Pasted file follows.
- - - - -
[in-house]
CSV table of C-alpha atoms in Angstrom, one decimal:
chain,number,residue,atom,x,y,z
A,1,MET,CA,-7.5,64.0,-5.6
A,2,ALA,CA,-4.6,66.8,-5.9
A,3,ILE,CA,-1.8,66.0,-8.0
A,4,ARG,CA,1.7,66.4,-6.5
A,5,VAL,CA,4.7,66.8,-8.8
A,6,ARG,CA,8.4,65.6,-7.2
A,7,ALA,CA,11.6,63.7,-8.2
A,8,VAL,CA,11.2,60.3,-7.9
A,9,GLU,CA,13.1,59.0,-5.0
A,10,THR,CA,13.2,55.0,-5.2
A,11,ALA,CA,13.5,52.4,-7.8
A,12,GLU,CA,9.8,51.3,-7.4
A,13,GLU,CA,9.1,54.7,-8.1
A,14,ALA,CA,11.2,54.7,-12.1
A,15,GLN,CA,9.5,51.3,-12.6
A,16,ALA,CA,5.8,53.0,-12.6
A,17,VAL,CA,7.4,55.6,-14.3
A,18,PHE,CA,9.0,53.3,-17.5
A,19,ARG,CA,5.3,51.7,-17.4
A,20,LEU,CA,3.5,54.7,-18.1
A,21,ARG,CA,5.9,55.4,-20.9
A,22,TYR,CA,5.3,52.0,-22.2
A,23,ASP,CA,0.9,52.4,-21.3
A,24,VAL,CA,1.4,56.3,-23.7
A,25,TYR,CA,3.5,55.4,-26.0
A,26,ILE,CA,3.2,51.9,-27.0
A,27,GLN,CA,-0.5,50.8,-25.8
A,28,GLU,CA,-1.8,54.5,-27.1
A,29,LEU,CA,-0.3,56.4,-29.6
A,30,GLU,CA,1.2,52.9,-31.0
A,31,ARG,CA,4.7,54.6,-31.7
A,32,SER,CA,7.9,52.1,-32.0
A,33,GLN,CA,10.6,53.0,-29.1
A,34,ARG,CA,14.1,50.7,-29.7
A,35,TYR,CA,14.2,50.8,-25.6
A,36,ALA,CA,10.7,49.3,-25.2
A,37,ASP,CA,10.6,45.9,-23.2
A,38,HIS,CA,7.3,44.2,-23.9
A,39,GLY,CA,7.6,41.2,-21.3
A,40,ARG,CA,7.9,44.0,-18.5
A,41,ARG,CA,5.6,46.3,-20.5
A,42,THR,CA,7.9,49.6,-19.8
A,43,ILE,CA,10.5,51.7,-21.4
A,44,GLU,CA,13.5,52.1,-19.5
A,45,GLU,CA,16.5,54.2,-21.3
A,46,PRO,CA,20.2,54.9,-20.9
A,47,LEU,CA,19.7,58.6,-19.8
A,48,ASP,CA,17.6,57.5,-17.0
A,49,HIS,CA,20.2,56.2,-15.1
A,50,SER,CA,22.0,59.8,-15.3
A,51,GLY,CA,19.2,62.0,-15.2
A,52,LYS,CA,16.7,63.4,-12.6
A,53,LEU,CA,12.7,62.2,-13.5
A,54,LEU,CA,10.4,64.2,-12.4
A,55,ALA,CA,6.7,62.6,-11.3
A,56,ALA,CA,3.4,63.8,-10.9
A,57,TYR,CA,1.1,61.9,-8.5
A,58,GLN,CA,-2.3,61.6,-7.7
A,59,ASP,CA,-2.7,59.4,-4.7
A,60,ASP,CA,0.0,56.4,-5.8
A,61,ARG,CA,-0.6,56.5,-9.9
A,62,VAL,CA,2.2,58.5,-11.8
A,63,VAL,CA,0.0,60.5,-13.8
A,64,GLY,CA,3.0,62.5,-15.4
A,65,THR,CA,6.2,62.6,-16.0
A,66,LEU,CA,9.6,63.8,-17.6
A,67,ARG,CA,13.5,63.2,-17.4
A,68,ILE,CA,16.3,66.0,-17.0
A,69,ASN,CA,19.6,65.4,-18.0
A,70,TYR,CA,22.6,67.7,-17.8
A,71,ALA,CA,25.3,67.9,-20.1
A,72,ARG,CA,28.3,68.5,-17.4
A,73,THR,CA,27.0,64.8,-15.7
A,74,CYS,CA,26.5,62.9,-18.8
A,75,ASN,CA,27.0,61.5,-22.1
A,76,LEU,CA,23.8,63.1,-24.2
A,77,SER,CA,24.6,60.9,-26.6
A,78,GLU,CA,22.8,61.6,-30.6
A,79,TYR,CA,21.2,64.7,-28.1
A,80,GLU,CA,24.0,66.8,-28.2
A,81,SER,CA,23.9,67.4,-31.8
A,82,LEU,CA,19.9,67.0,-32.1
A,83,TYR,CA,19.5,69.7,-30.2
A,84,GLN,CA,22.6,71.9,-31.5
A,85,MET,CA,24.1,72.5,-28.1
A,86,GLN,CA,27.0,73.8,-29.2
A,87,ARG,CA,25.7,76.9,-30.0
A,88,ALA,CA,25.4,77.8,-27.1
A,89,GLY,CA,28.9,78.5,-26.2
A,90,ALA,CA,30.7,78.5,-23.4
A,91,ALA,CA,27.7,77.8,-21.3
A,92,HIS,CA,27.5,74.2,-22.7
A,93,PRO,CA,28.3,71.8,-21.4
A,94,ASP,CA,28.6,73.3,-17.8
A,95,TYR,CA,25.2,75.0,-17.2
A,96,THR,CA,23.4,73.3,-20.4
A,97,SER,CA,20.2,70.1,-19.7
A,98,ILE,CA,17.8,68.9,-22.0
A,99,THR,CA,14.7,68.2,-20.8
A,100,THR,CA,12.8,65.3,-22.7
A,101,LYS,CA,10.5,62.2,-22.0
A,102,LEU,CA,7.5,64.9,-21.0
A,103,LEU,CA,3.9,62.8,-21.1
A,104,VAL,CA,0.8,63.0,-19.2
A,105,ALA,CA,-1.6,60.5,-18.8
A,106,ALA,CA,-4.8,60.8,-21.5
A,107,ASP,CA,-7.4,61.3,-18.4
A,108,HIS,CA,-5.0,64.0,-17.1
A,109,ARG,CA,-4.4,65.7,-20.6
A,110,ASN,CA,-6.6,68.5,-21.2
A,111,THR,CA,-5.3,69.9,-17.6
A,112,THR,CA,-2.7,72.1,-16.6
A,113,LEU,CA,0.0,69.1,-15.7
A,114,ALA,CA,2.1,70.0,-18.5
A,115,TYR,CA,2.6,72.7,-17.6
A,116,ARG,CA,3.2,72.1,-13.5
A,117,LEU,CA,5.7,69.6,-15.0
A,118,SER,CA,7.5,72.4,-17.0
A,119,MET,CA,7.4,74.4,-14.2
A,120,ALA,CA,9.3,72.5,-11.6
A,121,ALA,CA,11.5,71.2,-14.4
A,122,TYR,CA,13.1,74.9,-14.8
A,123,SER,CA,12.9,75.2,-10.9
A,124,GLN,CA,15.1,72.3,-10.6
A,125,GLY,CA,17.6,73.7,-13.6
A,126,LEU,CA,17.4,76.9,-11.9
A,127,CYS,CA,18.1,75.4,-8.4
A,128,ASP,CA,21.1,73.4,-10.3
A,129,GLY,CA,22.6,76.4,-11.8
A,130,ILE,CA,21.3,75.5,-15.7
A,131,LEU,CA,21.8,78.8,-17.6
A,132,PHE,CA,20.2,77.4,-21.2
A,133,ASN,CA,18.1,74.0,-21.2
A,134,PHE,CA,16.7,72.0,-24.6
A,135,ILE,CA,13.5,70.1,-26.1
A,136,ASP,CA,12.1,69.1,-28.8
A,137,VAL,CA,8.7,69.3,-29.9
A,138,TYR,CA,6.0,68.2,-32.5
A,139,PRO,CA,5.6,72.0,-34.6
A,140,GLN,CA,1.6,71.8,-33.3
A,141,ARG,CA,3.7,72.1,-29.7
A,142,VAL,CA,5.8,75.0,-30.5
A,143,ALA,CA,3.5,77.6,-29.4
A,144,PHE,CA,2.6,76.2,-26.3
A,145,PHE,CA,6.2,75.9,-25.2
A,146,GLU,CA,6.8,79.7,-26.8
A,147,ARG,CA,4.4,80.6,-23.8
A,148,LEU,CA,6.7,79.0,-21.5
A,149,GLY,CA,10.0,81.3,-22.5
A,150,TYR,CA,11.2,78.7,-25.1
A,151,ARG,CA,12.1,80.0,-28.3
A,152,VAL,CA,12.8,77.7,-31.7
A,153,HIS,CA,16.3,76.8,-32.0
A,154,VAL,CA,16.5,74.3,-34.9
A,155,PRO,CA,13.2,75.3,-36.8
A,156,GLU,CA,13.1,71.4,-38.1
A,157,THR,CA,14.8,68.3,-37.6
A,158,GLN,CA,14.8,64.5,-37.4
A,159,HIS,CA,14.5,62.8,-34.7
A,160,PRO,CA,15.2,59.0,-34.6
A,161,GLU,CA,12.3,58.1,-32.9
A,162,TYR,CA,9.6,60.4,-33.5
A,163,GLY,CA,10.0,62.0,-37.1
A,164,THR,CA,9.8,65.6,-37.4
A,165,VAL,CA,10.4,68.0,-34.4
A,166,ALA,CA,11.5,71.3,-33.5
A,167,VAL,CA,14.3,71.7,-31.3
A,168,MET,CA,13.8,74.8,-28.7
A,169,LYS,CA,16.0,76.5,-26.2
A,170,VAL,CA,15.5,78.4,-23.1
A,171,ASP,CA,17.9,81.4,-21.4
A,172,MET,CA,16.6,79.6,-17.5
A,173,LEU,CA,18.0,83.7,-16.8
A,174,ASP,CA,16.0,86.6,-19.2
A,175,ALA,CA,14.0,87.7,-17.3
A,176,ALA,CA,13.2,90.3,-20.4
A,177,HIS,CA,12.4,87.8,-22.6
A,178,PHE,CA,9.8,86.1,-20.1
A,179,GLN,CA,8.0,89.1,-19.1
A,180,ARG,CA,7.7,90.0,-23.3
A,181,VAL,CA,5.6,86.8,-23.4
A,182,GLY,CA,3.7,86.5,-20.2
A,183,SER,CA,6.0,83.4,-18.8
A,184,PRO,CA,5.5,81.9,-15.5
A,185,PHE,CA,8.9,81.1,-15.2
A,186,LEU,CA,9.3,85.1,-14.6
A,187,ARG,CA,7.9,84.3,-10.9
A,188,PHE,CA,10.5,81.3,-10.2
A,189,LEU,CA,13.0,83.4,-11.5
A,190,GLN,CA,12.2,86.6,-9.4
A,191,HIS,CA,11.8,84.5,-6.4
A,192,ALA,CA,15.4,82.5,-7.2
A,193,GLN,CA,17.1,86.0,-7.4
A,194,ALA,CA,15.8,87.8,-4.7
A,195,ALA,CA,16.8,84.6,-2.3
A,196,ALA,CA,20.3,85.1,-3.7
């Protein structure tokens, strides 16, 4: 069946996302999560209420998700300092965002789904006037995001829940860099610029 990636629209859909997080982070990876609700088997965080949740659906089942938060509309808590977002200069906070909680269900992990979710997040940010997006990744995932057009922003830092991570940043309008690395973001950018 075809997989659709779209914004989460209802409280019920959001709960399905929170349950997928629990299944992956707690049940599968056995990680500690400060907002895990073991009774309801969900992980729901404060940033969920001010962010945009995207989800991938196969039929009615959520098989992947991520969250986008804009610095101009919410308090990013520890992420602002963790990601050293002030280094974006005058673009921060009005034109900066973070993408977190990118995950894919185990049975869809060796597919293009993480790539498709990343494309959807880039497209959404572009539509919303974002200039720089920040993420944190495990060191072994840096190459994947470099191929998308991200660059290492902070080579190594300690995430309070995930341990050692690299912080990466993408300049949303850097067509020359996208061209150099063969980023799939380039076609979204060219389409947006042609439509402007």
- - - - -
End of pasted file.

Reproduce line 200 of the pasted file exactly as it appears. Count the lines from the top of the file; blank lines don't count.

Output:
């Protein structure tokens, strides 16, 4: 069946996302999560209420998700300092965002789904006037995001829940860099610029 990636629209859909997080982070990876609700088997965080949740659906089942938060509309808590977002200069906070909680269900992990979710997040940010997006990744995932057009922003830092991570940043309008690395973001950018 075809997989659709779209914004989460209802409280019920959001709960399905929170349950997928629990299944992956707690049940599968056995990680500690400060907002895990073991009774309801969900992980729901404060940033969920001010962010945009995207989800991938196969039929009615959520098989992947991520969250986008804009610095101009919410308090990013520890992420602002963790990601050293002030280094974006005058673009921060009005034109900066973070993408977190990118995950894919185990049975869809060796597919293009993480790539498709990343494309959807880039497209959404572009539509919303974002200039720089920040993420944190495990060191072994840096190459994947470099191929998308991200660059290492902070080579190594300690995430309070995930341990050692690299912080990466993408300049949303850097067509020359996208061209150099063969980023799939380039076609979204060219389409947006042609439509402007």